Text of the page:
Why Some Asians Don’t Outright Express Romantic Affection

For some of us stereotypical Asians, showing physical affection and love doesn’t come easy. For some of us stereotypical Asians, expressing one-on-one intimacy like holding hands, hugging and kissing someone who matters to us feels hard or doesn’t cross our minds often.

All throughout school in Malaysia and Singapore, my Chinese-Malaysian parents wagged the finger at dating and romantic escapades. Physical contact with any classmate whom I fancied was frowned upon. Part of me resented this, part of me didn’t.

Love and physical affection may or may not go hand-in-hand in harmony | Weekly Photo Challenge: Harmony.

Love and physical affection may or may not go hand-in-hand in harmony | Weekly Photo Challenge: Harmony.

Love is often entwined with affection. When it comes to expressing love by the means of touch, at times we hold back because of what we’ve always known.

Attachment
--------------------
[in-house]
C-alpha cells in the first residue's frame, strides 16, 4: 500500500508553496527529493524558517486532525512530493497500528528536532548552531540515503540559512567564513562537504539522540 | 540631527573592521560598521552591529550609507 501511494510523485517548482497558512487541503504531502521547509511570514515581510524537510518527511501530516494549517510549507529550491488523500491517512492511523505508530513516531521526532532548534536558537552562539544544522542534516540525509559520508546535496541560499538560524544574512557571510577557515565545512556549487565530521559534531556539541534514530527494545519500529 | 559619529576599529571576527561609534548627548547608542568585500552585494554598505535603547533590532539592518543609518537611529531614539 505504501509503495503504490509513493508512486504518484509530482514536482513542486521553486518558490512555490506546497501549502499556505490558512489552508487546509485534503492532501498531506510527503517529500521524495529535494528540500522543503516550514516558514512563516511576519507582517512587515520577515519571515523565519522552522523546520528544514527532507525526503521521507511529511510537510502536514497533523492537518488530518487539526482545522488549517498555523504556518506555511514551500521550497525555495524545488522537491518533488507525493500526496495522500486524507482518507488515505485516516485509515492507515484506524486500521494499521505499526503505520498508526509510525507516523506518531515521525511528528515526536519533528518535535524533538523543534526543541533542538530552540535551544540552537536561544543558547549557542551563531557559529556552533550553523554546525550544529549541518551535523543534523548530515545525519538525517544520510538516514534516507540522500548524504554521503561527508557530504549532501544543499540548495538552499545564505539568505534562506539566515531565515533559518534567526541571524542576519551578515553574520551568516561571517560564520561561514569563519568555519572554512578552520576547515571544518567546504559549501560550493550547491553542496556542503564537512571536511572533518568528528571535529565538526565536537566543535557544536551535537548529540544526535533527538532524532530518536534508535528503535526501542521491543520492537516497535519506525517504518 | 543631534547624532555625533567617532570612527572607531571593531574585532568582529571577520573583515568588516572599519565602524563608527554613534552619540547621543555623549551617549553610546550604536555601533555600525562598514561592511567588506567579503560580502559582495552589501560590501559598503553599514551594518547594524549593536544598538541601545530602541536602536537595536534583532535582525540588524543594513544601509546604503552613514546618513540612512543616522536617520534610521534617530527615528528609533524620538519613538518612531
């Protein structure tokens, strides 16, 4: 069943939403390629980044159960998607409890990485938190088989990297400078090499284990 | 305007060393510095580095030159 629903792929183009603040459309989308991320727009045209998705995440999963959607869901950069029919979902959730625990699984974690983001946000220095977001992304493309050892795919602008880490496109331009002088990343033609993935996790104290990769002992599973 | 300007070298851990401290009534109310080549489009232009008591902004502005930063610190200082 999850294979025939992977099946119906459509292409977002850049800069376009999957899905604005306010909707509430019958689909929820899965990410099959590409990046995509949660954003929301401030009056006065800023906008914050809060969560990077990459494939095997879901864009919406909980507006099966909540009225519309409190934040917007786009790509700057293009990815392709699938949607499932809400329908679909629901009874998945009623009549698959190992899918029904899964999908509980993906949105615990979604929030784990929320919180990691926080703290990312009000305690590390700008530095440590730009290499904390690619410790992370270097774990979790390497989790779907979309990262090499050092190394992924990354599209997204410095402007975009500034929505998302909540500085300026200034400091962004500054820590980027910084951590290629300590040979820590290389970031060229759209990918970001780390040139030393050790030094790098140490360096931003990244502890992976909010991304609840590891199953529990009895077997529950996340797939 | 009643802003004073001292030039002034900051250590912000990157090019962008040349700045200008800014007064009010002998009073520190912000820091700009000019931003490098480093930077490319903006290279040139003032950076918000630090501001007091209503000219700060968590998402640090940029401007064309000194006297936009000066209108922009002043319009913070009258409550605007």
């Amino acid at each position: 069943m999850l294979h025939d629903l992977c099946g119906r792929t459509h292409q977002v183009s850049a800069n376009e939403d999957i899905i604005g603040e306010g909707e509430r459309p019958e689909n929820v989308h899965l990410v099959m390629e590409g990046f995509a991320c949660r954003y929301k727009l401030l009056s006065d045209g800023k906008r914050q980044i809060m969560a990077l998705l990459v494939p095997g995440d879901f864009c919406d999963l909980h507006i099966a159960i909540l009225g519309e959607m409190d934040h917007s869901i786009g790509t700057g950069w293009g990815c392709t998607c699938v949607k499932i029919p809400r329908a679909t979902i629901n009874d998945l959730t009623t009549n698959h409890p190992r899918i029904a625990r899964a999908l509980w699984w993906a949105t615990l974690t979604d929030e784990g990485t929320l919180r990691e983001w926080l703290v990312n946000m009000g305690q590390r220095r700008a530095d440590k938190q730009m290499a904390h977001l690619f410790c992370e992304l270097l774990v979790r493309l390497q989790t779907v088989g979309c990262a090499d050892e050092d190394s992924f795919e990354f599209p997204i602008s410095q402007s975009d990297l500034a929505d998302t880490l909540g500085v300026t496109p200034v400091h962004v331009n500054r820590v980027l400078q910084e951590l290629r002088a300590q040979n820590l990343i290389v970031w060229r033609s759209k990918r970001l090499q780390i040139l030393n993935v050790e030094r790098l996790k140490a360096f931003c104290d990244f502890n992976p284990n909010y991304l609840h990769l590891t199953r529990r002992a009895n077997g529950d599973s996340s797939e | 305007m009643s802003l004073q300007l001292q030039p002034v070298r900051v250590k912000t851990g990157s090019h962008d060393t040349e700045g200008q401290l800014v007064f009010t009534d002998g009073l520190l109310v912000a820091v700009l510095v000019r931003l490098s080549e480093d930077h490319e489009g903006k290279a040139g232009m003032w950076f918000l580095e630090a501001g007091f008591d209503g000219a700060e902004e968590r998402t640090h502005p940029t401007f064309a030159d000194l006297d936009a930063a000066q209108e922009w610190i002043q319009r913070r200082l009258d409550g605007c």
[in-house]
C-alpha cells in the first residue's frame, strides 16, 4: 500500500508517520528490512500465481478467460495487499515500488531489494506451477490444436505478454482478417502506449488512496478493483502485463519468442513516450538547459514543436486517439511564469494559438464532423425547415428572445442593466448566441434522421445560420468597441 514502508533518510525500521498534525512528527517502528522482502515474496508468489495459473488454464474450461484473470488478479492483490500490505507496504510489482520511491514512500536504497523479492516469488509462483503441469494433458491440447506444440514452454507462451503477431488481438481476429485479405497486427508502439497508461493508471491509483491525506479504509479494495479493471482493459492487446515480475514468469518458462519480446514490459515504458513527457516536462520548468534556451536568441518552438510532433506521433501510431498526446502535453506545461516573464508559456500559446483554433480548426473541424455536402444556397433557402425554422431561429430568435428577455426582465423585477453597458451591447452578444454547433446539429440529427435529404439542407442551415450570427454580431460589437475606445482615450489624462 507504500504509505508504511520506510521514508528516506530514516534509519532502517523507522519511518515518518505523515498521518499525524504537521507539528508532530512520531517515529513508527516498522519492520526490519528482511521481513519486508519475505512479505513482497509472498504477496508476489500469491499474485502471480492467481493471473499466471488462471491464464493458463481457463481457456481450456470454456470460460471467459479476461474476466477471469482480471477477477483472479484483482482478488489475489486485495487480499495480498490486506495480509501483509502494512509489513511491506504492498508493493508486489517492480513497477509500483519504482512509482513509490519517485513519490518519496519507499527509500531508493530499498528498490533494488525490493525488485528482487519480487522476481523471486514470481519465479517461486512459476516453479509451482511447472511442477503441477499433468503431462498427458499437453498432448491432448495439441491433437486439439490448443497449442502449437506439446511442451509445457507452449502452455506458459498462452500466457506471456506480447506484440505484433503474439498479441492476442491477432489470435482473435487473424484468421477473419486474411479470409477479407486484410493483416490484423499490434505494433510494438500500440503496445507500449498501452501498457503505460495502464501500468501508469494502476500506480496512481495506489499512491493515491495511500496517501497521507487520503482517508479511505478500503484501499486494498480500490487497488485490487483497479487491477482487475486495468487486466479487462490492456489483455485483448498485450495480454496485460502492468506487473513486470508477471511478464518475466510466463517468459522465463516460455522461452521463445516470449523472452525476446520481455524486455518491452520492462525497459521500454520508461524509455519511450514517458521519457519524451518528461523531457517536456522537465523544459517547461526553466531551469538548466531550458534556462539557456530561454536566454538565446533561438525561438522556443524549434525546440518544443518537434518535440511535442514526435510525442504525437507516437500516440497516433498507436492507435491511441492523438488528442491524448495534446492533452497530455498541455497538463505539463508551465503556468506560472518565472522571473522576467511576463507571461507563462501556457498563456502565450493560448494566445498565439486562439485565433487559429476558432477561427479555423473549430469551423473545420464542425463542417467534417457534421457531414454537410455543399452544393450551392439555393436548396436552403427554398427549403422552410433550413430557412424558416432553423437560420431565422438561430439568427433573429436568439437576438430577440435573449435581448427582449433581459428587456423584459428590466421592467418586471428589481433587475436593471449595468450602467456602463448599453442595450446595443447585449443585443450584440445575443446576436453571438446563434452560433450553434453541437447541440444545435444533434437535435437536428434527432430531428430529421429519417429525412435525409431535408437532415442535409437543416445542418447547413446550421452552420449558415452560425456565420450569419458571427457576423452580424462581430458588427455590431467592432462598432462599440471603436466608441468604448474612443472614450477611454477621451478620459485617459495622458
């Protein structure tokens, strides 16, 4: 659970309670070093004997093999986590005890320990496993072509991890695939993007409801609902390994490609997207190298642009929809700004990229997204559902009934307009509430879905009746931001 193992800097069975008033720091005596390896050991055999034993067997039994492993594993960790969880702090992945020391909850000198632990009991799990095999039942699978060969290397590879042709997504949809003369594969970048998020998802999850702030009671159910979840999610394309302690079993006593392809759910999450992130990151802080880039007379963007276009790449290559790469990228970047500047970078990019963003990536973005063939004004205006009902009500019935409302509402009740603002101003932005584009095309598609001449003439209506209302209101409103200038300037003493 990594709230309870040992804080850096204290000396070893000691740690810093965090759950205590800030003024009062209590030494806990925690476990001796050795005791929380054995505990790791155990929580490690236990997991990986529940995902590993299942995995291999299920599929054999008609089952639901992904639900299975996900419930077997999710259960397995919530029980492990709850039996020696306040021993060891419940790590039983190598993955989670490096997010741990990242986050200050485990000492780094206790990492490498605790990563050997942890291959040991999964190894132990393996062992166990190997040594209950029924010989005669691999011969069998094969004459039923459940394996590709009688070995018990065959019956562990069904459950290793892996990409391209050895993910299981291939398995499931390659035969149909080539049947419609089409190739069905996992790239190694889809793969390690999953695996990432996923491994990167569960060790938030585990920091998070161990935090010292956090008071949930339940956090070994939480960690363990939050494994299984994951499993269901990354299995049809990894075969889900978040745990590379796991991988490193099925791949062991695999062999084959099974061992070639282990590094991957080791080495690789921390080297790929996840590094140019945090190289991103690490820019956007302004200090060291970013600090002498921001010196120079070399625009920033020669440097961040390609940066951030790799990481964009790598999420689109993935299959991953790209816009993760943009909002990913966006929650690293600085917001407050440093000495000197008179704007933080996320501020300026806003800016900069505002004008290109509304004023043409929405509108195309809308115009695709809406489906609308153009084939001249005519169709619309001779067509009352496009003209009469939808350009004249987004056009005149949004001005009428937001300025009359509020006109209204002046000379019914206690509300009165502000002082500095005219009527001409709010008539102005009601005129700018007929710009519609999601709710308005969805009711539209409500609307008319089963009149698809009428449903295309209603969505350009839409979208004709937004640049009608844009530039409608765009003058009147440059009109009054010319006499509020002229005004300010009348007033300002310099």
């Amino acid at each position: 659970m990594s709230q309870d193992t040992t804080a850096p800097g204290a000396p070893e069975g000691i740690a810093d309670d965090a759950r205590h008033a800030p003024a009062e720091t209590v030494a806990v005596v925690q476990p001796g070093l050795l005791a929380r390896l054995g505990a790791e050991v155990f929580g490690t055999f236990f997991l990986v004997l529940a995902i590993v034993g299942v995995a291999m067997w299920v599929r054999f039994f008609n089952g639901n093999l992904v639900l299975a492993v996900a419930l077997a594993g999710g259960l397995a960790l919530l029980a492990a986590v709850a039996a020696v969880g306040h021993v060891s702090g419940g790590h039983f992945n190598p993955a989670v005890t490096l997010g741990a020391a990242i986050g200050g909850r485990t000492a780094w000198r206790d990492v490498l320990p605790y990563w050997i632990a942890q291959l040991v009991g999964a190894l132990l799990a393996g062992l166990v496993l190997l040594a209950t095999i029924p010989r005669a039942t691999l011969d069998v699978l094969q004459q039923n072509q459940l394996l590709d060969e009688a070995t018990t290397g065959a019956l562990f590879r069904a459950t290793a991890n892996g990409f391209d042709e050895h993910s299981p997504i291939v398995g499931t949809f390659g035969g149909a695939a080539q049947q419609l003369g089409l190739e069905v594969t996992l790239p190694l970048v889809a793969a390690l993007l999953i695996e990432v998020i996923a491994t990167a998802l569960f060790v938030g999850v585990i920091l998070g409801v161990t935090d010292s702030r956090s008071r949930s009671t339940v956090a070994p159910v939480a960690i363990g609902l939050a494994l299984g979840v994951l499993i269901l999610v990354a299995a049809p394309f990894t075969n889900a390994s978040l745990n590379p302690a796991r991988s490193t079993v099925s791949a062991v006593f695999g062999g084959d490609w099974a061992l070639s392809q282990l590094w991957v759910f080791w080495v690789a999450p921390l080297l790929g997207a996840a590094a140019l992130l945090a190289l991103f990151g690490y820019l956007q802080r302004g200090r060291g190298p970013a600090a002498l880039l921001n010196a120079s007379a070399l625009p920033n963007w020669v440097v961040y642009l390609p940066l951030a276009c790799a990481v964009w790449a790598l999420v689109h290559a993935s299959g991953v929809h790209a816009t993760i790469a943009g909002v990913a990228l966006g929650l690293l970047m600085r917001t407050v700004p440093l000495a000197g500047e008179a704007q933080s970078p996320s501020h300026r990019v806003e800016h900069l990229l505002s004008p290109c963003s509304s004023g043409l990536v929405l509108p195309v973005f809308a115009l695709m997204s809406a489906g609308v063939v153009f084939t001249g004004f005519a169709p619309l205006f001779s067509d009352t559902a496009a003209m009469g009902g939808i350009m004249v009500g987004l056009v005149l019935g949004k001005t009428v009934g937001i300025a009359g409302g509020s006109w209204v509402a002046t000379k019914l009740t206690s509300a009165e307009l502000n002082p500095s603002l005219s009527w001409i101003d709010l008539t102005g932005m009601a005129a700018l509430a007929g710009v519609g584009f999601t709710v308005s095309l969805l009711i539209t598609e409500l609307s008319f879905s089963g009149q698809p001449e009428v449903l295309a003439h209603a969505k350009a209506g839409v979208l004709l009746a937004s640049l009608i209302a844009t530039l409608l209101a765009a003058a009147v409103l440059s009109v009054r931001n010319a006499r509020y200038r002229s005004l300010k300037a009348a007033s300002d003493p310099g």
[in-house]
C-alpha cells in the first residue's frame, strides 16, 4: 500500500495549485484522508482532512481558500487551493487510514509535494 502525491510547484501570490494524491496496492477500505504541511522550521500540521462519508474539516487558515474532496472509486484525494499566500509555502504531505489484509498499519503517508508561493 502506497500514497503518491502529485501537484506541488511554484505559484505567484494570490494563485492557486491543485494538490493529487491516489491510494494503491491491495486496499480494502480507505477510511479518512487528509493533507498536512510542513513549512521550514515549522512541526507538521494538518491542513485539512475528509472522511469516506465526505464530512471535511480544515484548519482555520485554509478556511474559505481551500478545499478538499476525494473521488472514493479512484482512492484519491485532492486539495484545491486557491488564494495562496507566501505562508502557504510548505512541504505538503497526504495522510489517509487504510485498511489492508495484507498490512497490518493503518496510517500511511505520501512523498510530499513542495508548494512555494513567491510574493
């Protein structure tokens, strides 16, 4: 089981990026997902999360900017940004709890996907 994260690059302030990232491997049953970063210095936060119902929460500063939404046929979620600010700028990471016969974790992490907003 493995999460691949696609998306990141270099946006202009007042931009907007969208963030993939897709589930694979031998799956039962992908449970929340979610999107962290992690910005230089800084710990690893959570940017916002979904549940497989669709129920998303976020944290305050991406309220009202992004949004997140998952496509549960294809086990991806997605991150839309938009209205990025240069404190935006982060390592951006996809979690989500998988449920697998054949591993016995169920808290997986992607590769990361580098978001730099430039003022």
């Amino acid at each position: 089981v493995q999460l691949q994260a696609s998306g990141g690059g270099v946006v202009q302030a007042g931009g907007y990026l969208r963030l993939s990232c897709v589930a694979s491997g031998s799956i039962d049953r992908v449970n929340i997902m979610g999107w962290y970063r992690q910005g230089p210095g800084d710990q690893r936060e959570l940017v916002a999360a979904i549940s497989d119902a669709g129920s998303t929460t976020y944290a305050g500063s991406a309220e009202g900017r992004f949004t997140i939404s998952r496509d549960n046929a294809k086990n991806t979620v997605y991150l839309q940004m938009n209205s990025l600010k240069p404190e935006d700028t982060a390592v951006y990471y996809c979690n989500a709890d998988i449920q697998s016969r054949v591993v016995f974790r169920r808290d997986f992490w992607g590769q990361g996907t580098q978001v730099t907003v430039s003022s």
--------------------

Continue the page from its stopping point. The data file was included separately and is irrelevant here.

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Why Asians Don’t Say “I Love You” To Their Parents

“I love you, mom, dad.”

That’s something we hear children and adults alike say to their parents in movies and TV shows. And in everyday life, of course.

Love is something that I will always treasure. Love locks on Southbank footbridge. | Weekly Photo Challenge: Treasure.

Love is something that I will always treasure. Love locks on Southbank footbridge. | Weekly Photo Challenge: Treasure.

But funnily enough, be it in reality or the fictional worlds, the phrase of affection “I love you” is rarely uttered by Asians to their parents, whether in English or in their mother tongue.

I’m admittedly one of these Asians. Never once have I said “I love you” to the folks face-to-face or even over the phone. To me, it’s a strange thing to do.

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